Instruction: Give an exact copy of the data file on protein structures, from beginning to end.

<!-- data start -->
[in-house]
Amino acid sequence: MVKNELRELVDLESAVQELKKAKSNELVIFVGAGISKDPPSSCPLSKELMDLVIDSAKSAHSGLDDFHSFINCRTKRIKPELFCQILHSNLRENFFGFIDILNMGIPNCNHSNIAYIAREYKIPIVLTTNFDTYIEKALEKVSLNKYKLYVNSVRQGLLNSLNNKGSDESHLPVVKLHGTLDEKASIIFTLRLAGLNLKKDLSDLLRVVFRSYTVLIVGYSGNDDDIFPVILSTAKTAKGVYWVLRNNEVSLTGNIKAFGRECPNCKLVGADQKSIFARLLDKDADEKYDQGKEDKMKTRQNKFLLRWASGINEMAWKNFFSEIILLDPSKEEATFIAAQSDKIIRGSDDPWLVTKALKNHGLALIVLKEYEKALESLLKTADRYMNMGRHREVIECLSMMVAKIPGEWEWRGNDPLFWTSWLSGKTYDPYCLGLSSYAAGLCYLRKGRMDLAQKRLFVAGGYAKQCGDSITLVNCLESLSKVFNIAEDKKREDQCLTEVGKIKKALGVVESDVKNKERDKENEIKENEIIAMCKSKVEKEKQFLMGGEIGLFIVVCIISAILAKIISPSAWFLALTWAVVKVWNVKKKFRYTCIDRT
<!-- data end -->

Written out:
[in-house]
Amino acid sequence: MVKNELRELVDLESAVQELKKAKSNELVIFVGAGISKDPPSSCPLSKELMDLVIDSAKSAHSGLDDFHSFINCRTKRIKPELFCQILHSNLRENFFGFIDILNMGIPNCNHSNIAYIAREYKIPIVLTTNFDTYIEKALEKVSLNKYKLYVNSVRQGLLNSLNNKGSDESHLPVVKLHGTLDEKASIIFTLRLAGLNLKKDLSDLLRVVFRSYTVLIVGYSGNDDDIFPVILSTAKTAKGVYWVLRNNEVSLTGNIKAFGRECPNCKLVGADQKSIFARLLDKDADEKYDQGKEDKMKTRQNKFLLRWASGINEMAWKNFFSEIILLDPSKEEATFIAAQSDKIIRGSDDPWLVTKALKNHGLALIVLKEYEKALESLLKTADRYMNMGRHREVIECLSMMVAKIPGEWEWRGNDPLFWTSWLSGKTYDPYCLGLSSYAAGLCYLRKGRMDLAQKRLFVAGGYAKQCGDSITLVNCLESLSKVFNIAEDKKREDQCLTEVGKIKKALGVVESDVKNKERDKENEIKENEIIAMCKSKVEKEKQFLMGGEIGLFIVVCIISAILAKIISPSAWFLALTWAVVKVWNVKKKFRYTCIDRT